complain...
Post by Luca Barbato
I wonder why in the hell C++ can't use the (void *) 0 definition or
equivalent.
Because then char *s = NULL; would be a constraint violation.

Rich
Luca Barbato
2013-01-09 15:03:52 UTC
Permalink
Post by Rich Felker
Post by Luca Barbato
Post by John Spencer
#if defined(__GNUC__) && defined(__cplusplus__)
#define NULL __null
#elif defined (__cplusplus__)
#define NULL 0
#else
#define NULL (void *) 0 /* for C code */
#end
this change is the easiest solution: any problem will be magically fixed.
I'm not sure if there is a way to warn properly at compile time for that
specific usage.
__attribute__ ((sentinel)) may be used. Adding this to the appropriate
gtk headers (even just as a temporary debugging measure if it's not
desirable permanently) would catch all the bugs calling gtk variadic
functions.
That would be worthy notwithstanding.
Post by Rich Felker
Post by Luca Barbato
IMHO going with 2+3 is the only safe way to grant musl more support
2 is not appropriate as written (it's more complexity, and ugly, and
in multiple locations). 3 already exists; it's called GCC.
=/
Post by Rich Felker
Post by Luca Barbato
I wonder why in the hell C++ can't use the (void *) 0 definition or
equivalent.
Because then char *s = NULL; would be a constraint violation.
Indeed, how foolish of me.

lu
John Spencer
2013-01-09 15:18:12 UTC
Permalink
Post by Rich Felker
Post by Luca Barbato
Post by John Spencer
#if defined(__GNUC__)&& defined(__cplusplus__)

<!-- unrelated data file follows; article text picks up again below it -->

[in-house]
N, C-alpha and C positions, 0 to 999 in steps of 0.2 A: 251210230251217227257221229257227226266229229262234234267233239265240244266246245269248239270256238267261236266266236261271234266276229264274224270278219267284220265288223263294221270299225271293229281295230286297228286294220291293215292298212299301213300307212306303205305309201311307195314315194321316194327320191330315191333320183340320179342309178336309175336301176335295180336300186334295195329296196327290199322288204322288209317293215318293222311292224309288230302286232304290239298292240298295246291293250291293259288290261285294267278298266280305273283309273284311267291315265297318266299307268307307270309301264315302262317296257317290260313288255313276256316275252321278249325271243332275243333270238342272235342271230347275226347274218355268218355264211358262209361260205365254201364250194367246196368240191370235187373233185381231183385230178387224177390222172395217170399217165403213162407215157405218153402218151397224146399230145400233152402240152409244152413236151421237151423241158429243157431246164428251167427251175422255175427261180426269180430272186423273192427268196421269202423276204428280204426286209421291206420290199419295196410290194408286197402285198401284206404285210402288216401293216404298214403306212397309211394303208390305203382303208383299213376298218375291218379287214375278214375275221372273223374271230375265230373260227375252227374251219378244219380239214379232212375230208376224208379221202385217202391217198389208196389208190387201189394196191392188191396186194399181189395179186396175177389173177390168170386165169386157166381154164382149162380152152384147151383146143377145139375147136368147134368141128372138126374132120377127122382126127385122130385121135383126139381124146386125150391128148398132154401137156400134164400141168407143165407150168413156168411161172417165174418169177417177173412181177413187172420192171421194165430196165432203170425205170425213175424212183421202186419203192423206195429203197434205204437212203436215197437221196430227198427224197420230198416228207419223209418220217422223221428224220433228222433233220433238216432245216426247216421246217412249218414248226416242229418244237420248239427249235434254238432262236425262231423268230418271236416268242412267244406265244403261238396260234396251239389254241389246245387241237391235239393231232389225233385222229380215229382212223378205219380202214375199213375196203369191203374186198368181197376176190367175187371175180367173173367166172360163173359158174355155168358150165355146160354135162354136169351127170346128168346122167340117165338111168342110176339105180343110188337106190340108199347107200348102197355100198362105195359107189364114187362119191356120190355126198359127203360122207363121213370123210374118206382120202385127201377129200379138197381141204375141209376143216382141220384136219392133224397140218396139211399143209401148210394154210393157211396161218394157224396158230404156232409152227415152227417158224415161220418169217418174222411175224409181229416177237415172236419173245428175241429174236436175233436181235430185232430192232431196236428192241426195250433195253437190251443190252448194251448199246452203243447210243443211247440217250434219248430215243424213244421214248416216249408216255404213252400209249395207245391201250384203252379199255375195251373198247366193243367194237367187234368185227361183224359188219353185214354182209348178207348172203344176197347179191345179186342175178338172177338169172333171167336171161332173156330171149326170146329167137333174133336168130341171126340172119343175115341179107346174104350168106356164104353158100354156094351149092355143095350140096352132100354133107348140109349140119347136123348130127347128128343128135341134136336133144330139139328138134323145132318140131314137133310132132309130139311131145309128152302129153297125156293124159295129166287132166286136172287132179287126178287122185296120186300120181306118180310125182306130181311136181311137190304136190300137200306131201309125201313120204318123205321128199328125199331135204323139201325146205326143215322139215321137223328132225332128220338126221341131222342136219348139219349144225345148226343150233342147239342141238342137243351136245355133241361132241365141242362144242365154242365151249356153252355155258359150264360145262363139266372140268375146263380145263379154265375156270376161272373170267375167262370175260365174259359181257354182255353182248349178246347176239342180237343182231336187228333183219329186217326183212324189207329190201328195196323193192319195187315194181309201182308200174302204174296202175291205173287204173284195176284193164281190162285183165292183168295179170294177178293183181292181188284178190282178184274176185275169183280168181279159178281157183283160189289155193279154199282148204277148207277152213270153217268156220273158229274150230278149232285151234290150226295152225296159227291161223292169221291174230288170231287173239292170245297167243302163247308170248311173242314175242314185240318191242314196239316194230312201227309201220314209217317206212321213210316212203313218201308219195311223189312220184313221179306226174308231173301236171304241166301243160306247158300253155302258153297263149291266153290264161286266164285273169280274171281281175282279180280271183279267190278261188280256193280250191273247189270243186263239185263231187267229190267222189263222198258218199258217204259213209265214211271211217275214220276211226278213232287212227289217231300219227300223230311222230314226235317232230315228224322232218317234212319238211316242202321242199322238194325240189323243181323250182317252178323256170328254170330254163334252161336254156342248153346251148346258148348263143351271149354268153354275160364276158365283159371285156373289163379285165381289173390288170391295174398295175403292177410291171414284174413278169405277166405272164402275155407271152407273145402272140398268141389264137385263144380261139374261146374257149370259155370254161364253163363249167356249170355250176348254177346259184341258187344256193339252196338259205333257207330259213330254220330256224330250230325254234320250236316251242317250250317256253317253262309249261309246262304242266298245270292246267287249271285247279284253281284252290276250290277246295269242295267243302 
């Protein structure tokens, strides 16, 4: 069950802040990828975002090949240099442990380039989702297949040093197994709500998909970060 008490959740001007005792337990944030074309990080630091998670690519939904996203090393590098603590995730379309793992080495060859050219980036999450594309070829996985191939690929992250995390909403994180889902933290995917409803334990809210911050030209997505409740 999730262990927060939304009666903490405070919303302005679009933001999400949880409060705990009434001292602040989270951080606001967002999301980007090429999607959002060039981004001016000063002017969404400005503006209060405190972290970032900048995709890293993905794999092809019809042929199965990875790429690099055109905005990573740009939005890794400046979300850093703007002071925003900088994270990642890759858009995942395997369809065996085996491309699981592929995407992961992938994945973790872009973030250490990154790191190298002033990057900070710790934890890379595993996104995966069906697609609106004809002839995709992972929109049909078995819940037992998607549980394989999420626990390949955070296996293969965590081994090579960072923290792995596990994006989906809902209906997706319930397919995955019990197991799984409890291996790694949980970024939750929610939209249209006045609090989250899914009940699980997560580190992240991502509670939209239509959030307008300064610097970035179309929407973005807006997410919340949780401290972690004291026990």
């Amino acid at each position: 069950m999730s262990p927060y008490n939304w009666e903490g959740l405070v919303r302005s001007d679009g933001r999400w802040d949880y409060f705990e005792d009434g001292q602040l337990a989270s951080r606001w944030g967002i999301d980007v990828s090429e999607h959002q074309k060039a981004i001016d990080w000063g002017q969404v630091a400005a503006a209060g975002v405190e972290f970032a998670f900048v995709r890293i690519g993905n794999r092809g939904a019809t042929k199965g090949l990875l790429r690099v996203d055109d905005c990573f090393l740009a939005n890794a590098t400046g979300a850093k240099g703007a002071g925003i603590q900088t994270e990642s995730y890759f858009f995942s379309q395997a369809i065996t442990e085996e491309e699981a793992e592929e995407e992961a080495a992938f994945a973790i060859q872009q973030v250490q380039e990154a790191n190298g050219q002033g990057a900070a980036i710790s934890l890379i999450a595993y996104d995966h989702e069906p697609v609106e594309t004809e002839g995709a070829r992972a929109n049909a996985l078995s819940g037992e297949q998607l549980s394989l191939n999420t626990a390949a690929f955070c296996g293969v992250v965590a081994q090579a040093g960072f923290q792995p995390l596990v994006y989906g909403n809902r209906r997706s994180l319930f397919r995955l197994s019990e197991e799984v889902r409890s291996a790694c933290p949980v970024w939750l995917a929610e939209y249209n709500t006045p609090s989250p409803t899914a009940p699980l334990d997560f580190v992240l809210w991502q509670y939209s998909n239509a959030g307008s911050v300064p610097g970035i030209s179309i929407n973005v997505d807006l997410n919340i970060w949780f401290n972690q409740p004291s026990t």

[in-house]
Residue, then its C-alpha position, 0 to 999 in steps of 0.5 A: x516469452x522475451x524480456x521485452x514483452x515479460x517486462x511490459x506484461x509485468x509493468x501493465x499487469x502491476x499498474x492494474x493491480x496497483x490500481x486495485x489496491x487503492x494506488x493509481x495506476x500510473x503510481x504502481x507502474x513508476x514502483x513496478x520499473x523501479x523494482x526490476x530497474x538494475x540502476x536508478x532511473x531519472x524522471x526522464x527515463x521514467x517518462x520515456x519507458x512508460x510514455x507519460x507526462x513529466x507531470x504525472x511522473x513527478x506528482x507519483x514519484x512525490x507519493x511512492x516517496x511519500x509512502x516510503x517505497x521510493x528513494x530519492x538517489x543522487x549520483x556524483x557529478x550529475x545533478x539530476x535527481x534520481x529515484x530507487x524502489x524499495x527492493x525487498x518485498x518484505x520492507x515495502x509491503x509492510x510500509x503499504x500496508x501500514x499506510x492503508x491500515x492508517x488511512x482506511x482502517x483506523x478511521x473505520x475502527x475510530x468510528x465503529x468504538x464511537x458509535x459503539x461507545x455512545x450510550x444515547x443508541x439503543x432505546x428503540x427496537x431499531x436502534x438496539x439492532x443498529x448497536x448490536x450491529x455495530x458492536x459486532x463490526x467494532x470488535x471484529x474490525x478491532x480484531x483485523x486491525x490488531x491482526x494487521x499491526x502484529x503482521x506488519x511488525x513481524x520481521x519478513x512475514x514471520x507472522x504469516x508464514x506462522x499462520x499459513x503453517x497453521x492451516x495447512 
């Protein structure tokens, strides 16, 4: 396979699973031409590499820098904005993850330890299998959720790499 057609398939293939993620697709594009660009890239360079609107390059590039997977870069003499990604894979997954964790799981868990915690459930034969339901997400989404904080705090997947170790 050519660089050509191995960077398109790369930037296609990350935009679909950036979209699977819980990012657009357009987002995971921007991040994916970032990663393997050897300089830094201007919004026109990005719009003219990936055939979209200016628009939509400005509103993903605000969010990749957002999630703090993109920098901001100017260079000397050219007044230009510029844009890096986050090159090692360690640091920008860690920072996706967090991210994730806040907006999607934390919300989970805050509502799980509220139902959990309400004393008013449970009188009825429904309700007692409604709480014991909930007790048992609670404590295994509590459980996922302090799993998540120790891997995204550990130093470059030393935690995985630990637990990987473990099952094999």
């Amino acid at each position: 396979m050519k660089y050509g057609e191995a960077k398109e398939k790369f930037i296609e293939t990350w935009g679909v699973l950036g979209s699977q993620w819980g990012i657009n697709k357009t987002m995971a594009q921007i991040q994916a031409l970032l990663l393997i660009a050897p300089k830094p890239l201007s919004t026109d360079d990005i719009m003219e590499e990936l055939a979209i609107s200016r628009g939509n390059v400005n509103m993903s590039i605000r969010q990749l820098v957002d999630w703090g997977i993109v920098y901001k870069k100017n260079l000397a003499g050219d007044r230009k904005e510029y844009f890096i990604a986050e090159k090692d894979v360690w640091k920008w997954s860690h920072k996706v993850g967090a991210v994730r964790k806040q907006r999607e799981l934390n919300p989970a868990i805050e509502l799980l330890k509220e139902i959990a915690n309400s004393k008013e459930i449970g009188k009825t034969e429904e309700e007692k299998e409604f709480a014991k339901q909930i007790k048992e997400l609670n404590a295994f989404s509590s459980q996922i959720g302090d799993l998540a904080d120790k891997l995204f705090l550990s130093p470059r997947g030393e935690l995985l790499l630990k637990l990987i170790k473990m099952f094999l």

#define NULL __null
#elif defined (__cplusplus__)
#define NULL 0
#else
#define NULL (void *) 0 /* for C code */
#end
this change is the easiest solution: any problem will be magically fixed.
I'm not sure if there is a way to warn properly at compile time for that
specific usage.
__attribute__ ((sentinel)) may be used. Adding this to the appropriate
gtk headers (even just as a temporary debugging measure if it's not
desirable permanently) would catch all the bugs calling gtk variadic
functions.
indeed this does emit a warning. however, it will only detect sentinels,
not other variadic arguments that are expected to be pointers but will
be passed as int instead. i haven't tested, but it will most likely also
cause crashes.
Post by Rich Felker
Post by Luca Barbato
IMHO going with 2+3 is the only safe way to grant musl more support
2 is not appropriate as written (it's more complexity, and ugly, and
in multiple locations). 3 already exists; it's called GCC.
If we decide something is needed at the musl level, in my opinion the
only acceptable solution is just replacing 0 with 0L unconditionally.
Actually I'd like to remove the special-case for C++ and make NULL
_always_ be defined to 0 or 0L, but I worry too many people would
complain...
yes, 0L is definitely nicer.
regarding C code, it would infact be more consequent if you make it 0/0L
there as well.
what issues could arise in C code when (void* ) 0 is replaced with 0L ?
Rich Felker
2013-01-09 15:36:30 UTC
Permalink
Post by John Spencer
Post by Rich Felker